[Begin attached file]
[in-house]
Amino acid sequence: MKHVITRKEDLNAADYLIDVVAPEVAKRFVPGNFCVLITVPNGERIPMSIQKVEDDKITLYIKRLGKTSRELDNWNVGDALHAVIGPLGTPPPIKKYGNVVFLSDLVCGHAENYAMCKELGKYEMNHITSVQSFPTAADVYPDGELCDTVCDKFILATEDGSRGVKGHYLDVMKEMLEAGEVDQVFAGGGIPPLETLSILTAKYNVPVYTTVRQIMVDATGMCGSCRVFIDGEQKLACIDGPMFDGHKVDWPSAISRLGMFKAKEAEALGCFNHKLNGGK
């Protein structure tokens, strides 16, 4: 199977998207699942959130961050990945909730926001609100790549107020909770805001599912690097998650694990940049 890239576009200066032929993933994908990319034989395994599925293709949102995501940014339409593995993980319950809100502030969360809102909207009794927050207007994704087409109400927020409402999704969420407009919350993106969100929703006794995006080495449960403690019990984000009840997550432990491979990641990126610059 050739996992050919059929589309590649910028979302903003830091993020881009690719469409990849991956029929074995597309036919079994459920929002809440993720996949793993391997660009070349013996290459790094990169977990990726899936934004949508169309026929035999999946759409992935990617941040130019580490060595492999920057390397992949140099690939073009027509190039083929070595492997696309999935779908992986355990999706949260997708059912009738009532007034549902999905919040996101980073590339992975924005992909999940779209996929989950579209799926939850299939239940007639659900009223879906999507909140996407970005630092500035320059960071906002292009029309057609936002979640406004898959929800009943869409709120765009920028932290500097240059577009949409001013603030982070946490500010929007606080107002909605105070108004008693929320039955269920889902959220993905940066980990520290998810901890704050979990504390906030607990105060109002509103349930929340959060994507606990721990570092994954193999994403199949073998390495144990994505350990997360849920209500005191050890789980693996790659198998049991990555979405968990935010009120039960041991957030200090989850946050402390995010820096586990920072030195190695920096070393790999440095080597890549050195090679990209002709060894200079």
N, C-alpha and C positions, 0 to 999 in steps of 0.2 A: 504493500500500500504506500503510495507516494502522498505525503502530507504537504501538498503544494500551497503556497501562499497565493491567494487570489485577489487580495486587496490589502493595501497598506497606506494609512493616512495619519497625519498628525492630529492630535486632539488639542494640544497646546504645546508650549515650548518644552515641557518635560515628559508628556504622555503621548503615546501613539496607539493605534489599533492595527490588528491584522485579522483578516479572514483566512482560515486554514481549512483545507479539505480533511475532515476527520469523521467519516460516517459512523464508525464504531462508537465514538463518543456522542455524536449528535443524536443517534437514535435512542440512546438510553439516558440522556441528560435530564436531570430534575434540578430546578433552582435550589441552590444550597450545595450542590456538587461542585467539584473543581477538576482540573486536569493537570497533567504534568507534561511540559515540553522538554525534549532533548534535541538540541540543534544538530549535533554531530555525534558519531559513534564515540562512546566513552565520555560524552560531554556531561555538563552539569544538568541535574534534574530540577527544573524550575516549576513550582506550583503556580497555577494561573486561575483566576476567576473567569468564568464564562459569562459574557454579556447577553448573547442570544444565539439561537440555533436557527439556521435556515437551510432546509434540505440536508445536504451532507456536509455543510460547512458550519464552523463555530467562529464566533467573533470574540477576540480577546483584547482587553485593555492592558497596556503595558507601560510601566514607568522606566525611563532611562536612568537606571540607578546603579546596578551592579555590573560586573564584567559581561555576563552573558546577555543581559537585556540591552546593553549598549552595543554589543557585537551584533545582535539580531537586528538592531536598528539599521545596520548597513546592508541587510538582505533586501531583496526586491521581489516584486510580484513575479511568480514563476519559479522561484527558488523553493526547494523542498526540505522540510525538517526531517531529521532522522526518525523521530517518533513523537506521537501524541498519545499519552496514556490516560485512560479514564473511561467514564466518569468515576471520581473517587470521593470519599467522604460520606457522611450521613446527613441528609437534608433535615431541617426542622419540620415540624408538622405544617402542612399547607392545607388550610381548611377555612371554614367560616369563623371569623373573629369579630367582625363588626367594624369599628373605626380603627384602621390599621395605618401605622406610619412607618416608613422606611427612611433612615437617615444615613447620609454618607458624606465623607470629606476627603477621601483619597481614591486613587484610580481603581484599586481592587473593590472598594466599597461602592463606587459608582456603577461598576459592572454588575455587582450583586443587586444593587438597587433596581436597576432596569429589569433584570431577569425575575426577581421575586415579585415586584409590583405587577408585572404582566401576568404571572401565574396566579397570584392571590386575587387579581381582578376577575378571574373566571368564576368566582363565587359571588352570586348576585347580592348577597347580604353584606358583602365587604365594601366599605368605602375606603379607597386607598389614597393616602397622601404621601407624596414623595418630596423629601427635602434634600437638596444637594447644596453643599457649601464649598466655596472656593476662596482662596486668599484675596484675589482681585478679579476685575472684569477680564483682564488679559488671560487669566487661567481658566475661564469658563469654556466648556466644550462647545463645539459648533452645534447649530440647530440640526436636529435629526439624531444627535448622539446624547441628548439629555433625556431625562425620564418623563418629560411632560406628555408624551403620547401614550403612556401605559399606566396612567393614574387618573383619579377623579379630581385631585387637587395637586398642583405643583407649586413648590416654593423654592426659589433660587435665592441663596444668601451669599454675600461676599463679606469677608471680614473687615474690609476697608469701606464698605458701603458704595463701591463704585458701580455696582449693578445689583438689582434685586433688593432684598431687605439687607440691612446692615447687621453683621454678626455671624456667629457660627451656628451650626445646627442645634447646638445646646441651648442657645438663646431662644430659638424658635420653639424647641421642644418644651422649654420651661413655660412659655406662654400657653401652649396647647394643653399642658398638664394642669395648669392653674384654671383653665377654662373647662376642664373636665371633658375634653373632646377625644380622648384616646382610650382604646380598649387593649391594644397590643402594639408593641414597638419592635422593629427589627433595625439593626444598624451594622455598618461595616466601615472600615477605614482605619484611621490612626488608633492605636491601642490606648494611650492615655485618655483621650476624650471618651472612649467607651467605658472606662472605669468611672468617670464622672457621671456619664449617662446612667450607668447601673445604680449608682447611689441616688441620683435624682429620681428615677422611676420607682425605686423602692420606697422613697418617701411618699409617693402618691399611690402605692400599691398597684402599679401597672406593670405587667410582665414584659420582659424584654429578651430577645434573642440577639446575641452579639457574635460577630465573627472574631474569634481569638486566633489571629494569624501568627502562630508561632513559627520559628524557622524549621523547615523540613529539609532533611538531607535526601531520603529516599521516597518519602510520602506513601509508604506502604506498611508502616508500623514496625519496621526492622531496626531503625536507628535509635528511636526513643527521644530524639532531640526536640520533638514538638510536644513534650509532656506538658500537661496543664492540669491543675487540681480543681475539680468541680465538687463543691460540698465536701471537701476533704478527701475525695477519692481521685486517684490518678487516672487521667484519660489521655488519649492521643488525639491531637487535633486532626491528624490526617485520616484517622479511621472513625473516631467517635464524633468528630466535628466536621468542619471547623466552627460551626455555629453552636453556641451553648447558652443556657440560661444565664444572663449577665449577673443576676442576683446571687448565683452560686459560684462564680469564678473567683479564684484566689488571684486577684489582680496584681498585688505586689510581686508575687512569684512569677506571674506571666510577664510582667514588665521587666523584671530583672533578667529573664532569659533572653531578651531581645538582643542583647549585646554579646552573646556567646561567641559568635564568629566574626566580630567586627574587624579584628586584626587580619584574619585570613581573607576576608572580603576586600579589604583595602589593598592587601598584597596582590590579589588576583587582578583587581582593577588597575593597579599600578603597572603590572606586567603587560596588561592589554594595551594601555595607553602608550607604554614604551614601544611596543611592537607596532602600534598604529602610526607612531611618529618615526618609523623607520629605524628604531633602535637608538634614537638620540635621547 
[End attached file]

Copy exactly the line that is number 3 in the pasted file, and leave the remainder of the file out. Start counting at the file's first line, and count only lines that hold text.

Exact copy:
């Protein structure tokens, strides 16, 4: 199977998207699942959130961050990945909730926001609100790549107020909770805001599912690097998650694990940049 890239576009200066032929993933994908990319034989395994599925293709949102995501940014339409593995993980319950809100502030969360809102909207009794927050207007994704087409109400927020409402999704969420407009919350993106969100929703006794995006080495449960403690019990984000009840997550432990491979990641990126610059 050739996992050919059929589309590649910028979302903003830091993020881009690719469409990849991956029929074995597309036919079994459920929002809440993720996949793993391997660009070349013996290459790094990169977990990726899936934004949508169309026929035999999946759409992935990617941040130019580490060595492999920057390397992949140099690939073009027509190039083929070595492997696309999935779908992986355990999706949260997708059912009738009532007034549902999905919040996101980073590339992975924005992909999940779209996929989950579209799926939850299939239940007639659900009223879906999507909140996407970005630092500035320059960071906002292009029309057609936002979640406004898959929800009943869409709120765009920028932290500097240059577009949409001013603030982070946490500010929007606080107002909605105070108004008693929320039955269920889902959220993905940066980990520290998810901890704050979990504390906030607990105060109002509103349930929340959060994507606990721990570092994954193999994403199949073998390495144990994505350990997360849920209500005191050890789980693996790659198998049991990555979405968990935010009120039960041991957030200090989850946050402390995010820096586990920072030195190695920096070393790999440095080597890549050195090679990209002709060894200079």